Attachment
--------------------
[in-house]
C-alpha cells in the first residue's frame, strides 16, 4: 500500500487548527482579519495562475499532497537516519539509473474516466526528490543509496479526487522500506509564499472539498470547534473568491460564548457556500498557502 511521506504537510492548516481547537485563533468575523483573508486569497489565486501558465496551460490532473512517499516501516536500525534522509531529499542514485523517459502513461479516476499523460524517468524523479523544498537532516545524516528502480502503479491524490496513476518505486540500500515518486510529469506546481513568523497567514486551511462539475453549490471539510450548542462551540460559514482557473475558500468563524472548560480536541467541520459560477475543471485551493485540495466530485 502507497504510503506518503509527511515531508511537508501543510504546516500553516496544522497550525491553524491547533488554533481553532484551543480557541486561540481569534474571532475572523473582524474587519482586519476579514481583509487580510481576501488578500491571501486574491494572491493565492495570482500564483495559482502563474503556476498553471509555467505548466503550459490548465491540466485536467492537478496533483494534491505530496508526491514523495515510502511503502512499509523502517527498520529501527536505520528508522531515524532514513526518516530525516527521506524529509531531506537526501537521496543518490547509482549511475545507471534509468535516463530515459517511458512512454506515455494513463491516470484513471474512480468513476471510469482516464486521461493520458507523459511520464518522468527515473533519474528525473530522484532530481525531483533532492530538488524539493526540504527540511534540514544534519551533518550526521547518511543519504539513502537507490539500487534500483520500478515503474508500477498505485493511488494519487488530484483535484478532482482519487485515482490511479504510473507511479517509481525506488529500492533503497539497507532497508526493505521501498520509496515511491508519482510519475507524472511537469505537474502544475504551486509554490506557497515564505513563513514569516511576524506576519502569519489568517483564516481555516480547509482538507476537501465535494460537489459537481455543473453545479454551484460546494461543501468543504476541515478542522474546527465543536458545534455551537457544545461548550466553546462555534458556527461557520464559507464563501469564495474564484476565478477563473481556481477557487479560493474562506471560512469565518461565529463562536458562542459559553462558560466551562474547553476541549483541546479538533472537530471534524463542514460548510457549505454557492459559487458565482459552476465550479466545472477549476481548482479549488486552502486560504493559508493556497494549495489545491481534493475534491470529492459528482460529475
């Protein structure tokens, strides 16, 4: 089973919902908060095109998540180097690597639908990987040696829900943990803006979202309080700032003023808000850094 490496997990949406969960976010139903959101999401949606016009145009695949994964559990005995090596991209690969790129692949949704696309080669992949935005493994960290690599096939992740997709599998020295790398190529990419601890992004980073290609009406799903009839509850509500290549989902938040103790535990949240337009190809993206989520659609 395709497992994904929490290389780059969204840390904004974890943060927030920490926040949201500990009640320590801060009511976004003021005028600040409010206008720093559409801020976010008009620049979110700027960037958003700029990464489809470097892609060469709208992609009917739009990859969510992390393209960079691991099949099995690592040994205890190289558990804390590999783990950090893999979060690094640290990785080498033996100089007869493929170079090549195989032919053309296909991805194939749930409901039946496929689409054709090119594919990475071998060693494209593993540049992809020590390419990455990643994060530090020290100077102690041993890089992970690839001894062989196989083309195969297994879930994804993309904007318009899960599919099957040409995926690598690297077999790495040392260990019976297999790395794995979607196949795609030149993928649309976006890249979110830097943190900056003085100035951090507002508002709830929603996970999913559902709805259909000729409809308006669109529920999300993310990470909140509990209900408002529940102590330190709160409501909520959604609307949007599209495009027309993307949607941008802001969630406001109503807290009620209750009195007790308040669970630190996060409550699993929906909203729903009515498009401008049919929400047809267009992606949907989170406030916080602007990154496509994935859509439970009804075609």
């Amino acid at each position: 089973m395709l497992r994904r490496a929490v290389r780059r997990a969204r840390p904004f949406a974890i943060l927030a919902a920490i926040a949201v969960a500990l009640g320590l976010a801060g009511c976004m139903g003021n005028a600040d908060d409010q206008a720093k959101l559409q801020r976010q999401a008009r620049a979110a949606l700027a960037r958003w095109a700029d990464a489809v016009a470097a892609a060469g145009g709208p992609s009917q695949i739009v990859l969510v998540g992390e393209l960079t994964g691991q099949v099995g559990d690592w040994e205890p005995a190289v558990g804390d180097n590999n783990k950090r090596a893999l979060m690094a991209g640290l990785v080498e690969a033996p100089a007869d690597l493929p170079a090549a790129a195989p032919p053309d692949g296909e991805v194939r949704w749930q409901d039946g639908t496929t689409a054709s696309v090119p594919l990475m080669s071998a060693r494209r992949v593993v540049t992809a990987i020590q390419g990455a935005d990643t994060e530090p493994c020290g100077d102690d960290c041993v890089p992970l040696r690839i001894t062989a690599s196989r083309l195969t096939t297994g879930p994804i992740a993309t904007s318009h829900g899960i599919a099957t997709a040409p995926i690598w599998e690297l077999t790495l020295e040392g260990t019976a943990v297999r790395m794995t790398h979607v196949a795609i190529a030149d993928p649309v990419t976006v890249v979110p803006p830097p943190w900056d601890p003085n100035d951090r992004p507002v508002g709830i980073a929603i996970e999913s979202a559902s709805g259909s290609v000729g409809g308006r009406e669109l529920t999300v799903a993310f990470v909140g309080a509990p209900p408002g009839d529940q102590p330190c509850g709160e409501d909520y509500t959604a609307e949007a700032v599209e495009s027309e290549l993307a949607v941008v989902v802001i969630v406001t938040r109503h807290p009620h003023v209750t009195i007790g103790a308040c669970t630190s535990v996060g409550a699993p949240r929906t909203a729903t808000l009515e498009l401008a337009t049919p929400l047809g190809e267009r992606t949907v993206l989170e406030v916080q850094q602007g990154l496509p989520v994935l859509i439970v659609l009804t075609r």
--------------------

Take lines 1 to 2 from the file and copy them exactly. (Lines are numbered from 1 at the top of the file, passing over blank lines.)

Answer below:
[in-house]
C-alpha cells in the first residue's frame, strides 16, 4: 500500500487548527482579519495562475499532497537516519539509473474516466526528490543509496479526487522500506509564499472539498470547534473568491460564548457556500498557502 511521506504537510492548516481547537485563533468575523483573508486569497489565486501558465496551460490532473512517499516501516536500525534522509531529499542514485523517459502513461479516476499523460524517468524523479523544498537532516545524516528502480502503479491524490496513476518505486540500500515518486510529469506546481513568523497567514486551511462539475453549490471539510450548542462551540460559514482557473475558500468563524472548560480536541467541520459560477475543471485551493485540495466530485 502507497504510503506518503509527511515531508511537508501543510504546516500553516496544522497550525491553524491547533488554533481553532484551543480557541486561540481569534474571532475572523473582524474587519482586519476579514481583509487580510481576501488578500491571501486574491494572491493565492495570482500564483495559482502563474503556476498553471509555467505548466503550459490548465491540466485536467492537478496533483494534491505530496508526491514523495515510502511503502512499509523502517527498520529501527536505520528508522531515524532514513526518516530525516527521506524529509531531506537526501537521496543518490547509482549511475545507471534509468535516463530515459517511458512512454506515455494513463491516470484513471474512480468513476471510469482516464486521461493520458507523459511520464518522468527515473533519474528525473530522484532530481525531483533532492530538488524539493526540504527540511534540514544534519551533518550526521547518511543519504539513502537507490539500487534500483520500478515503474508500477498505485493511488494519487488530484483535484478532482482519487485515482490511479504510473507511479517509481525506488529500492533503497539497507532497508526493505521501498520509496515511491508519482510519475507524472511537469505537474502544475504551486509554490506557497515564505513563513514569516511576524506576519502569519489568517483564516481555516480547509482538507476537501465535494460537489459537481455543473453545479454551484460546494461543501468543504476541515478542522474546527465543536458545534455551537457544545461548550466553546462555534458556527461557520464559507464563501469564495474564484476565478477563473481556481477557487479560493474562506471560512469565518461565529463562536458562542459559553462558560466551562474547553476541549483541546479538533472537530471534524463542514460548510457549505454557492459559487458565482459552476465550479466545472477549476481548482479549488486552502486560504493559508493556497494549495489545491481534493475534491470529492459528482460529475